TORONTO (Apr. 22) — Let us count the ways in which events can unfold between the Toronto Maple Leafs and Boston Bruins in Game 7 of their opening–round playoff quarrel. As I see it, there are three possibilities: a) the Bruins win a close, competitive match and eliminate the Leafs for the third time in as many post–season clashes since 2013; b) the Leafs prevail for the third time in this series at TD Garden and finally shake the black–and–gold gorilla; c) Toronto sustains a third catastrophe in the decisive playoff encounter on Causeway Street — expectorating, at minimum, a two-goal lead lead in the final 20 minutes.
If the latter occurs, at least we’ll arrive at certitude: that there is no way a Toronto–Boston Stanley Cup round can climax without eating at the intestinal wall of Leafs Nation. As they have for more than half–a–century, fans of the Blue and White will regurgitate; ultimately recover, and brace for the next hockey holocaust. Though I’ve witnessed my share of Leaf carnage through the years — first as a hapless zealot then, for 17 seasons, a radio reporter following the team hither and yon — I have difficulty sensing more heartbreak. The law of averages, alone, implies the Maple Leafs will not disintegrate again in the third period. Then there’s the composition of this Toronto club: more refined, gifted and resilient than those that previously crumbled against the Bruins. Of course, any manner of defeat will disenchant Maple Leaf rooters, but a third debacle in as many tries may be impossible to reconcile. So, let’s nudge that potentiality to the sideline.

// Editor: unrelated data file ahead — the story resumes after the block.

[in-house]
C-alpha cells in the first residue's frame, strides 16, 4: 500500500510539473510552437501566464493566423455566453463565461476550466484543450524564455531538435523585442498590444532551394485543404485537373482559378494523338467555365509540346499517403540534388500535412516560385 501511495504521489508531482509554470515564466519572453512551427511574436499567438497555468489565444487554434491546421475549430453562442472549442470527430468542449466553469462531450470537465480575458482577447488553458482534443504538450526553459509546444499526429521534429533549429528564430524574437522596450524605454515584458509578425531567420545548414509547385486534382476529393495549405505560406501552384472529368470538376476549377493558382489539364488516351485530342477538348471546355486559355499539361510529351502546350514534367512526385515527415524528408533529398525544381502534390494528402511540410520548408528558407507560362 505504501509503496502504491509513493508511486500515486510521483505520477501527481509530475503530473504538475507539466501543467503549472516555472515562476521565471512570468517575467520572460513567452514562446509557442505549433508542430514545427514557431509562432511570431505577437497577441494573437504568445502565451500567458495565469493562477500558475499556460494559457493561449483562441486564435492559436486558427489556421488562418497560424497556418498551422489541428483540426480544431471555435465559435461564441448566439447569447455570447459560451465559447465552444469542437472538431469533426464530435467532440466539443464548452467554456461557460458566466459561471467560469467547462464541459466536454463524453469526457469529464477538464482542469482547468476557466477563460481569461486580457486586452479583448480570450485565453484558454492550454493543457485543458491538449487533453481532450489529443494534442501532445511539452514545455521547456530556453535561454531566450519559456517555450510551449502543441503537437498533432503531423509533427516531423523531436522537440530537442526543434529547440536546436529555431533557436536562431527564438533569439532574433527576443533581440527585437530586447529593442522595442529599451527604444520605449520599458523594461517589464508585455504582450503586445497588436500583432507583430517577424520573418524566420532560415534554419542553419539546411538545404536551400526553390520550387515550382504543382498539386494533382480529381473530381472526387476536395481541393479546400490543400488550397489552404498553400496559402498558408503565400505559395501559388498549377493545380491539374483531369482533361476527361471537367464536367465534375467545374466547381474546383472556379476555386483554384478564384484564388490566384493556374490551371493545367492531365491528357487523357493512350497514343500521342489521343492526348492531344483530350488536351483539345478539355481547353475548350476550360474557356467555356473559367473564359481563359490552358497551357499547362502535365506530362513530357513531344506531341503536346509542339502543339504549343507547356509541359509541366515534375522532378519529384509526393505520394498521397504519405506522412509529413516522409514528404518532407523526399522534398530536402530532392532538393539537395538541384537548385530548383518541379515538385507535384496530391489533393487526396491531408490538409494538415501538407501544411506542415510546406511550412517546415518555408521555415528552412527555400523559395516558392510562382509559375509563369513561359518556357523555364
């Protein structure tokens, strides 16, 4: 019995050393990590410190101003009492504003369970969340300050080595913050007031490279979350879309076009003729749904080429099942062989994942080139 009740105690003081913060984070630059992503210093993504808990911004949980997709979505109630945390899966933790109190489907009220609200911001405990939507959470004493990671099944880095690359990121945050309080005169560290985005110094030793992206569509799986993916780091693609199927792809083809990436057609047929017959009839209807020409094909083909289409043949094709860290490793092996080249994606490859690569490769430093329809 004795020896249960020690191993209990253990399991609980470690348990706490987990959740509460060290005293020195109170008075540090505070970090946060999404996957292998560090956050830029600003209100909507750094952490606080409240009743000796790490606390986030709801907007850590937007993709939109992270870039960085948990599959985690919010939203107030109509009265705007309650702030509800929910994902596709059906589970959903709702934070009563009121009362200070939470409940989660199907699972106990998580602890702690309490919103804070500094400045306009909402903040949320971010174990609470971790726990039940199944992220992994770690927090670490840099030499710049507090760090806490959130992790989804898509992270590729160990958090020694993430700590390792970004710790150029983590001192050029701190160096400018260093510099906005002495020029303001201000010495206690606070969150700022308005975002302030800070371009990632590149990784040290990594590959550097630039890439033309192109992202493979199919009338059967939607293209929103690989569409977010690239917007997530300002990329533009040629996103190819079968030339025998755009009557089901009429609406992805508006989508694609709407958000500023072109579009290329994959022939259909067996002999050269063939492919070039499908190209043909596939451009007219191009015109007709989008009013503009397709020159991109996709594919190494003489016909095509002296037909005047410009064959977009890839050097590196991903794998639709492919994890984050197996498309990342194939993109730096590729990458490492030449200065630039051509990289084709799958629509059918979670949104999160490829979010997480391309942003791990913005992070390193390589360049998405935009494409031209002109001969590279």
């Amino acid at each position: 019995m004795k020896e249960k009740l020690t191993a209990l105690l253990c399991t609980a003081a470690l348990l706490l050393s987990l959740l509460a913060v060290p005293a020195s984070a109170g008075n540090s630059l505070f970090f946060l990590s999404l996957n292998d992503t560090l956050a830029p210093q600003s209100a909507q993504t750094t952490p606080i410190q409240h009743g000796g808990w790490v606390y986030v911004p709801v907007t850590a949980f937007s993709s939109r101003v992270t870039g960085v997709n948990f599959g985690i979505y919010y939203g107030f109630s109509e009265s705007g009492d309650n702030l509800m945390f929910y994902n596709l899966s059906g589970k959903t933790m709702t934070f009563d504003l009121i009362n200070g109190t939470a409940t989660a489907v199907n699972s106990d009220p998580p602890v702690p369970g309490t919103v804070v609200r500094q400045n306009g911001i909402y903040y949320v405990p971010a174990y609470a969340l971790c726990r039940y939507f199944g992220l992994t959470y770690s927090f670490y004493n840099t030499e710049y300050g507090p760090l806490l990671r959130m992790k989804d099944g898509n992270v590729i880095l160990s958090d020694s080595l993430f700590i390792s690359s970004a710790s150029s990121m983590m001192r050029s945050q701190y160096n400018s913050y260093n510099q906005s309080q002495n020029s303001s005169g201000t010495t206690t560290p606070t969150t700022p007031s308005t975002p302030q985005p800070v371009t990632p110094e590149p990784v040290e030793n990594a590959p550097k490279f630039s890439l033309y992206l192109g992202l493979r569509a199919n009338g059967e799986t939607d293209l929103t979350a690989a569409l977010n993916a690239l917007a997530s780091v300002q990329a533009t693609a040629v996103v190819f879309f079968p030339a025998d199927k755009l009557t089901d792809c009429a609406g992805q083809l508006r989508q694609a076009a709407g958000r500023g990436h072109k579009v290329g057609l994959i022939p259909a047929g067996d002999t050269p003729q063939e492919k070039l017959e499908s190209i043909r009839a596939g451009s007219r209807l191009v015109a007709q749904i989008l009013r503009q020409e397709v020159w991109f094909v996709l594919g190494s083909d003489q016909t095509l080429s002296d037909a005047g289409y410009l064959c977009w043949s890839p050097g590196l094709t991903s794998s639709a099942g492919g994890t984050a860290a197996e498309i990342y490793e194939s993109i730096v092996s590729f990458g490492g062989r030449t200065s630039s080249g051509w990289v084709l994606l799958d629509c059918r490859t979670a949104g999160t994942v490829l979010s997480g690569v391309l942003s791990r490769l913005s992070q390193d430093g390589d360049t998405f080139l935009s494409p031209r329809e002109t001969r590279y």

What, then, of the other options?
A prevailing sentiment north of the 49th is that Toronto blew its bolt when failing to close out the series at home on Sunday. This feeling is natural and ubiquitous; crossing the lines of hockey, baseball and basketball, all of which deploy the best–of–seven playoff format. Opportunity lost is difficult to swallow, for participant and observer. The vast majority therefore assumes that Toronto incurably tempted fate in Game 6 and cannot survive a fourth Cup match at the TD Garden. Such a result isn’t likely to astonish anyone.
Then there’s the constellation — inexplicable stuff that involves the alignment of stars and planets. Such as this series being handled more competently by the road team… and, the inability of either club to win consecutive games. Both of which favor the Maple Leafs in the decisive match. We mentioned the law of averages, which also stands in the visitors’ corner after five consecutive playoff defeats against Boston in the post–expansion era (1969–72–74; 2013–18). Toronto hasn’t bested the Bruins since the spring of 1959… 60 years ago. And, hey, I just turned 60 — in February. Which is planet–aligning enough for me.
Toronto 4, Boston 3… in overtime. John Tavares with the series winner. It’s in the stars.